Brief Encounters on the Wild Side

I’m hoping this will be the spring we’ll see river otters in the creek behind our house. I’ve had reports of people seeing them at the mill dam a half mile downstream, and just last week someone wrote to say they’d seen three otters fishing in Four-Mile Branch, a large tributary of Lawson’s Fork not far away. There’s something about a possible river otter sighting that would fulfill my fauna longings for the season.

Otters are large semi-aquatic mammals, three or four feet long, with blunt faces and thick necks and tails. Field guides report that they are intelligent and playful. They eat fish, crayfish, and mussels. Whatever’s available in the stream, they’ll eat it. Until a few years ago they were considered in swift decline in piedmont streams. It seems they’ve been sighted more often recently, and though not abundant, they seem to have pushed back into former ranges.

I’ve often been skeptical when people report otters. Someone excited about a mammal swimming in a stream can easily mistake a beaver or a muskrat for an otter. The best way to know for sure is to watch closely for them diving and playing, and to check out their scat if you can find it. If scat is full of fish scales, it’s likely left behind by an otter.

There’s a funny term that I’ve heard used by wild animal advocates: charismatic megafauna. Translated into plain English it means large wild animals that excite the imagination. Usually it refers to something bigger than an otter, something like that old list from THE WIZARD OF OZ: “Lions and tigers and bears, oh my.”

I think the human excitement over creatures large and wild is embedded deep in our genes. It’s adaptive. In our shadowy past we needed to avoid such encounters because humans were part of the food chain and big fierce animals would eat us.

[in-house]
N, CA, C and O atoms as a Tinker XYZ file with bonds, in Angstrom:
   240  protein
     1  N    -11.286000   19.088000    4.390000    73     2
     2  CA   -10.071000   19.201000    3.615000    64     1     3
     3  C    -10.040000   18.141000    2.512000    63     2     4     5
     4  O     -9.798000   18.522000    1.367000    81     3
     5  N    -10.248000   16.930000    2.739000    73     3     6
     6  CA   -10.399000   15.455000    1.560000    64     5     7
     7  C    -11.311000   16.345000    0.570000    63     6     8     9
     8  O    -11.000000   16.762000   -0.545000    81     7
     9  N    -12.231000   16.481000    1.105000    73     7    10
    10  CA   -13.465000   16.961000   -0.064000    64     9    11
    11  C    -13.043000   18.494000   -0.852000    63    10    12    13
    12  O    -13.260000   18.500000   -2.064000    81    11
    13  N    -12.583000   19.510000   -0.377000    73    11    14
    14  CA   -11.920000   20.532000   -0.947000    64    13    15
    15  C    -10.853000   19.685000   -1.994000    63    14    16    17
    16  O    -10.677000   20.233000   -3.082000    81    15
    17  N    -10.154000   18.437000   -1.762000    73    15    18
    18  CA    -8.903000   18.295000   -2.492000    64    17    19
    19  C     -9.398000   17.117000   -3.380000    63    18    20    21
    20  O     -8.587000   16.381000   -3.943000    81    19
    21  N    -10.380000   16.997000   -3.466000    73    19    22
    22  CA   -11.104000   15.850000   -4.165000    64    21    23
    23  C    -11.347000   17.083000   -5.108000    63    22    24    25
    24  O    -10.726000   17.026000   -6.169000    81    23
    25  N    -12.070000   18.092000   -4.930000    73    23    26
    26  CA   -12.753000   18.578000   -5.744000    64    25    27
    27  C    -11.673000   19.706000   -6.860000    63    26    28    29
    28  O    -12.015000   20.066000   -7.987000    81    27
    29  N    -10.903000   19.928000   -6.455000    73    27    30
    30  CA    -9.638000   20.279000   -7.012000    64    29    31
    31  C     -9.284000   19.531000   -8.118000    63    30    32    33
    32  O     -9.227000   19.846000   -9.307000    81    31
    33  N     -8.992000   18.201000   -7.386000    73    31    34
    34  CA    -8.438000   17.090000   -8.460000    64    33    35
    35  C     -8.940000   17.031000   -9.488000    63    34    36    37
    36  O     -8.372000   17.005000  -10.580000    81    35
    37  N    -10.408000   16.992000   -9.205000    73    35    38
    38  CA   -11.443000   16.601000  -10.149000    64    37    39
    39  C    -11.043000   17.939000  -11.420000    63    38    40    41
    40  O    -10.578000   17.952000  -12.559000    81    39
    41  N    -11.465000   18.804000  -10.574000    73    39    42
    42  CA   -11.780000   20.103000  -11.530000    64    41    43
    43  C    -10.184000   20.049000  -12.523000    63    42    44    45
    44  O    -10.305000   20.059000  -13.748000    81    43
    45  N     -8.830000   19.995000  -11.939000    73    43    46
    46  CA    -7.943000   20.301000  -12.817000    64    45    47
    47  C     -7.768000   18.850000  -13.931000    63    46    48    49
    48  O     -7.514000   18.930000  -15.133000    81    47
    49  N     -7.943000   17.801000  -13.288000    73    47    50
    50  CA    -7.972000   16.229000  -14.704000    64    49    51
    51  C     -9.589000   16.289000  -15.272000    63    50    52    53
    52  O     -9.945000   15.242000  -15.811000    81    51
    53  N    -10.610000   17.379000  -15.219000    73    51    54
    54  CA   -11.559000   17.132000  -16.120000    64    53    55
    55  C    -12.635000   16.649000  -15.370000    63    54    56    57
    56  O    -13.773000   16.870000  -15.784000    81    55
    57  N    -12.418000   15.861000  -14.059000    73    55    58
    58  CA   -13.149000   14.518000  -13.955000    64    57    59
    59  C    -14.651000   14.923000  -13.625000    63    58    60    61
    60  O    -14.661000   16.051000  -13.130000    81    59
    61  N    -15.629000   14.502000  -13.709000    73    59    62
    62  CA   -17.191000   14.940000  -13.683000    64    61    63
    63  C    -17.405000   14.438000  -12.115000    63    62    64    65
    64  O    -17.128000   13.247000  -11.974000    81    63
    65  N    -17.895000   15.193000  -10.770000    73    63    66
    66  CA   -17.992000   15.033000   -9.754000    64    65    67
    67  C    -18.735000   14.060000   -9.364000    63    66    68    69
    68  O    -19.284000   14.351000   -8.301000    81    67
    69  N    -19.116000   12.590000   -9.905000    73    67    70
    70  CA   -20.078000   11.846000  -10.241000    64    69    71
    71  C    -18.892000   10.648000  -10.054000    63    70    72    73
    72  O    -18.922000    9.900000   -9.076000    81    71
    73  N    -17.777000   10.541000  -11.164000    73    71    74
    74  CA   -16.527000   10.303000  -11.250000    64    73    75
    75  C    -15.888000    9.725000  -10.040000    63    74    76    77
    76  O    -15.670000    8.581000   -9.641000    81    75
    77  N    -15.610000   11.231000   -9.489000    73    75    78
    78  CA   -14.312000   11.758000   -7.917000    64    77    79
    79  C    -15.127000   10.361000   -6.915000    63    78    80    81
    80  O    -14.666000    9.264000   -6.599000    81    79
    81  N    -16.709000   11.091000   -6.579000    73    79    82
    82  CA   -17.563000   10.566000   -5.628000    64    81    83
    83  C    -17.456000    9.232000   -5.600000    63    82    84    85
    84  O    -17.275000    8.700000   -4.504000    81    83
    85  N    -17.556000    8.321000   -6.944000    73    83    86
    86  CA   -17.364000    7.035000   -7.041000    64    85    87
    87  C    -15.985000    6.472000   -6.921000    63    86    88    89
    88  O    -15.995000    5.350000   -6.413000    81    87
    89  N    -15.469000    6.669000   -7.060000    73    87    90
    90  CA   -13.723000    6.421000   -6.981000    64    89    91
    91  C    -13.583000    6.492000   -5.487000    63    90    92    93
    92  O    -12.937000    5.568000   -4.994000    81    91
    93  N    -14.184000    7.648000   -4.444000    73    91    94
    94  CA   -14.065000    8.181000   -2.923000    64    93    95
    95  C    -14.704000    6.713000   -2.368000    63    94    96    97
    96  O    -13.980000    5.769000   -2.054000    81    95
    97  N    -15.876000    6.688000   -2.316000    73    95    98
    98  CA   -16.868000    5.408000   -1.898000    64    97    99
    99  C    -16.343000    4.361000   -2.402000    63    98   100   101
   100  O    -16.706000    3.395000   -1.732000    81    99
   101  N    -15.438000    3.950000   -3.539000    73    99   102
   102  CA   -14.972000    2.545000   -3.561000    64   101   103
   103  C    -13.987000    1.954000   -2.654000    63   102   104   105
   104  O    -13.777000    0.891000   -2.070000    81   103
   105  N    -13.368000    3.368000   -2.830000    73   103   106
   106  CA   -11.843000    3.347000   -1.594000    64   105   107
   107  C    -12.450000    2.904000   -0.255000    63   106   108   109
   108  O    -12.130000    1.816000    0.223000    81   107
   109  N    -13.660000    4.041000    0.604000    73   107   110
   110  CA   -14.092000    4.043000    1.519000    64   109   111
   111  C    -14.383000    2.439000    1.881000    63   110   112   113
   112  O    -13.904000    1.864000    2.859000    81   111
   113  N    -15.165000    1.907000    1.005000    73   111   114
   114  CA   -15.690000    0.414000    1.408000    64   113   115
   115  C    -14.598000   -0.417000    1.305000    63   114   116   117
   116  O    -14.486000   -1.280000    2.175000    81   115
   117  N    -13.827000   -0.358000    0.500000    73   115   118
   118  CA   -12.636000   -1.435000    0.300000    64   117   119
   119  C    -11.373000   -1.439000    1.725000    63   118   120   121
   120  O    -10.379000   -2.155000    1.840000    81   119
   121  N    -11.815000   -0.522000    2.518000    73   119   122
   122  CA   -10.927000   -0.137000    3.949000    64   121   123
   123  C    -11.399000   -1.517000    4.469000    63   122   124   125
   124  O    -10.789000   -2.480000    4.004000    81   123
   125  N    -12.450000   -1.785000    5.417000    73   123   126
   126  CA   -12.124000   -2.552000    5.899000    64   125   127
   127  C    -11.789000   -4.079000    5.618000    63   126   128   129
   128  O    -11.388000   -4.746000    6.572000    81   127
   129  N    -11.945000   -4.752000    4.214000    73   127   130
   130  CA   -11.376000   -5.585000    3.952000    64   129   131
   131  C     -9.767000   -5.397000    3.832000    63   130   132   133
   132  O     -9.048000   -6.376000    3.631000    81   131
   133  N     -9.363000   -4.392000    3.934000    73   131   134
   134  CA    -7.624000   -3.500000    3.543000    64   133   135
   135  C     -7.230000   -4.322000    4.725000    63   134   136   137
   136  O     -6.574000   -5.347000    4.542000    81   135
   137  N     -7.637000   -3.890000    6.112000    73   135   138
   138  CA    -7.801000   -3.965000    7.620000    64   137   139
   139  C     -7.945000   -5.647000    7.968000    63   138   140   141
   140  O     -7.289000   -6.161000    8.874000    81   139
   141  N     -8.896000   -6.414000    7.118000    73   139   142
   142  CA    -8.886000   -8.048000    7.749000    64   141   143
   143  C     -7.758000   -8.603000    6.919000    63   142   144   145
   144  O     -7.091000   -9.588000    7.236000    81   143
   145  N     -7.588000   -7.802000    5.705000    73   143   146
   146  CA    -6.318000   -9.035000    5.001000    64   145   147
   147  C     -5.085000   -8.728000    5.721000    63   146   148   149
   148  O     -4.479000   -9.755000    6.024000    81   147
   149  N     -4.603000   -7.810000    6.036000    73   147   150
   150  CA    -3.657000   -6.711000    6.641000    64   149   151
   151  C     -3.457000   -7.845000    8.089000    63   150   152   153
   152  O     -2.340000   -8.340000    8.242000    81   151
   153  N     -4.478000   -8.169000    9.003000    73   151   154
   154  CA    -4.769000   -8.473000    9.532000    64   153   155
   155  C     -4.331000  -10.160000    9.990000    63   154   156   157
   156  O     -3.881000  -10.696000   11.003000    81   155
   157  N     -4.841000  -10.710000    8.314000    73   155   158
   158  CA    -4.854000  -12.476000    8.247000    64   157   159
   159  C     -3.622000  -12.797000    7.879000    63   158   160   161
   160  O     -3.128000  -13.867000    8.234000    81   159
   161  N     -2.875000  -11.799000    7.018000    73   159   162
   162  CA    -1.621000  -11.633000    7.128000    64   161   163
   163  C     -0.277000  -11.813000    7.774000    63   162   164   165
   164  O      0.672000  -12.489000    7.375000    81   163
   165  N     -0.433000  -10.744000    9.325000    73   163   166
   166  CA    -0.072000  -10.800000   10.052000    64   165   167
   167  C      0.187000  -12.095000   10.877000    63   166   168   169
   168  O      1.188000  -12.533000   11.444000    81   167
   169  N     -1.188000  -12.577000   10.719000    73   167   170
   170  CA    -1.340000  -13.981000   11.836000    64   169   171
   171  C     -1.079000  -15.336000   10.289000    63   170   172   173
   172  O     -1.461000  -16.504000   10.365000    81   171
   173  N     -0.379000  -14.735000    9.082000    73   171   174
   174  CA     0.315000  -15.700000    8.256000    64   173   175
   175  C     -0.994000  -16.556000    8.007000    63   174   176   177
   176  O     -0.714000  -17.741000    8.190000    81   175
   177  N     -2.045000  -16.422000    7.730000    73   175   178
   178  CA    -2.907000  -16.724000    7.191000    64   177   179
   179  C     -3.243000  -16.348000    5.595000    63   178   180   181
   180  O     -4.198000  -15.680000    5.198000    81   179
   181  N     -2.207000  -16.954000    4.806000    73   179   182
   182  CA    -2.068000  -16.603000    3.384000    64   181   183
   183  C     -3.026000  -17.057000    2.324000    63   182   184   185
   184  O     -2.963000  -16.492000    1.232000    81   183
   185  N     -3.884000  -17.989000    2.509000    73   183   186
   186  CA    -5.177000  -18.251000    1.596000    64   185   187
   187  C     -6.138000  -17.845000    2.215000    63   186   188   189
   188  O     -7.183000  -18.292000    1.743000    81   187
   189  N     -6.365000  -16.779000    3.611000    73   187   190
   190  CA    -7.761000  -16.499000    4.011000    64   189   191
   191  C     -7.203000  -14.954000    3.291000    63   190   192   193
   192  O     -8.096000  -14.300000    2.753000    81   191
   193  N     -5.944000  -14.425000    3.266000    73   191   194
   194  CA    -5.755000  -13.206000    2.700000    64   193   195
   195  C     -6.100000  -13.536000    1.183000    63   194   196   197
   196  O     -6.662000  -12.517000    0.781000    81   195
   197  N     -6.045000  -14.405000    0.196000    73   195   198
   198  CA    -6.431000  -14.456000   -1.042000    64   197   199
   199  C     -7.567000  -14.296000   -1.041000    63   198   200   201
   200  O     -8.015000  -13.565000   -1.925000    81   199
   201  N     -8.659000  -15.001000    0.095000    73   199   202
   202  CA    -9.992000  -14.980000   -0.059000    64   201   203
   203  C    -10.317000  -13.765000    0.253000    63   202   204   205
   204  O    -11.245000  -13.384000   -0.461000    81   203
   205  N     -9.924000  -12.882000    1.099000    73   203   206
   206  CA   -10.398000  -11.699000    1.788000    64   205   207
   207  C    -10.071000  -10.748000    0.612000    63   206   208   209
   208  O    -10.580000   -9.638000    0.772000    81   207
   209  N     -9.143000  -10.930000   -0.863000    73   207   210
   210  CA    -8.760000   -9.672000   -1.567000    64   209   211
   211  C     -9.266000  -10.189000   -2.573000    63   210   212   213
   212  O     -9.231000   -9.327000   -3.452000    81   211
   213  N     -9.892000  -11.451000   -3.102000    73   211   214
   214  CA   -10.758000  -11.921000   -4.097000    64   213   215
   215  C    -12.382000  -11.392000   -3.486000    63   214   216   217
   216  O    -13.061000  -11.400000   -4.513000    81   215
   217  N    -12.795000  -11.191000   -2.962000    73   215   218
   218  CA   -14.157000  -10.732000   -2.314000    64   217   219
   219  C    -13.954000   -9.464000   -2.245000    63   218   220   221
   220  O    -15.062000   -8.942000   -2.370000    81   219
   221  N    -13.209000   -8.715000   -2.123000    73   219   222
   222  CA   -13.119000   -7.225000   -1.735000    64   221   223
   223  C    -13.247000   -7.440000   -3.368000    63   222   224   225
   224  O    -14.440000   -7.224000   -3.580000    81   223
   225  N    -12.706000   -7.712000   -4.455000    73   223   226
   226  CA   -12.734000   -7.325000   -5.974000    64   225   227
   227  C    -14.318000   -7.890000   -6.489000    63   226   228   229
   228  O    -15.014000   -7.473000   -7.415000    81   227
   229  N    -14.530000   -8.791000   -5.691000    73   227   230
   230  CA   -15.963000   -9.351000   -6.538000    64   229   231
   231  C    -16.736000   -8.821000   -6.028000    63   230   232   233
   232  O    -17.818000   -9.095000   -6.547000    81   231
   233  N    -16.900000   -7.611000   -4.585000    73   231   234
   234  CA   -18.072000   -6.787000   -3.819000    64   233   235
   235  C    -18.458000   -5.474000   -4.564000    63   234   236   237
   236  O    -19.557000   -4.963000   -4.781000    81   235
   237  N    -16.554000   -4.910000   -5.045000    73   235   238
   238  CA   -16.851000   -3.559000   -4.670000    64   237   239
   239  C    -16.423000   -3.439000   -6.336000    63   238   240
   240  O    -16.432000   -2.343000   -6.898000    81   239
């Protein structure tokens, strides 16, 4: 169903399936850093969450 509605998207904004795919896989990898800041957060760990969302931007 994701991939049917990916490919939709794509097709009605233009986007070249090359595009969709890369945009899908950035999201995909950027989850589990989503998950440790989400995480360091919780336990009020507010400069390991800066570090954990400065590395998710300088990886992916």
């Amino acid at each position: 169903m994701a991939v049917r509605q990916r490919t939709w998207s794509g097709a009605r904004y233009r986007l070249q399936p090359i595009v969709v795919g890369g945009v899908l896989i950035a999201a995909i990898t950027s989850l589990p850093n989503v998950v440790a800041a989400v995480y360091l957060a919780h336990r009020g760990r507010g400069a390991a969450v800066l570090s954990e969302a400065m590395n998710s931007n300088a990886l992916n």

You know people still desire encounters with CM (charismatic megafauna) when you start hearing rumors of bear and cougar sightings in the upcountry. Even a large wild turkey sighted in an unexpected place can cross a local citizen into CM territory.

I walked out of my building at Wofford College in downtown Spartanburg once and found myself face-to-face with a large gobbler. That was a CM encounter if I’ve ever had one.

For some people deer have built local CM appeal, and the appeal usually lasts until they start stripping your garden of charismatic mega and minor flora. Deer are so common now that they have somehow passed from wild and charismatic to a category that includes squirrels, blue jays, and crows-not quite domestic but habituated to settlement so deeply that their presence usually doesn’t excite our imaginations.

I think our excitement over smaller wild animals is something that’s been developed in more recent times. The desire to interact with charismatic microfauna comes with the diminished expectations of the expanding urban areas. It takes practice and attention.

Here on the edge of the suburbs I’ve seen how I’ve dropped my own expectations. Now rather than megafauna I look to the smaller creatures to excite my imagination. Often I get excited about fauna even smaller than otters.

Two days ago there were several wood ducks on the creek, and I flushed them on my morning walk. They shed a little charisma as they flew like bullets into the trees downstream and disappeared.

Last night coming home on a rainy February evening I saw the first gray tree frog of the season. The little frog with the oversized suction feet sat under the porch light waiting for a meal or for affection. It looked like it had been huddled under a log or a rock for a few months, all wrinkled and slow to move. But I can’t deny it: that frog had charisma.

Charisma is the power to influence. All wild creatures great and small have it in abundance. If otters have returned to our piedmont streams then it’s more likely that someone like me will see them on a regular walk. There’s no way to measure what such a sighting will add to someone’s life, no way to predict what will change in them because of such brief encounters with wildness.

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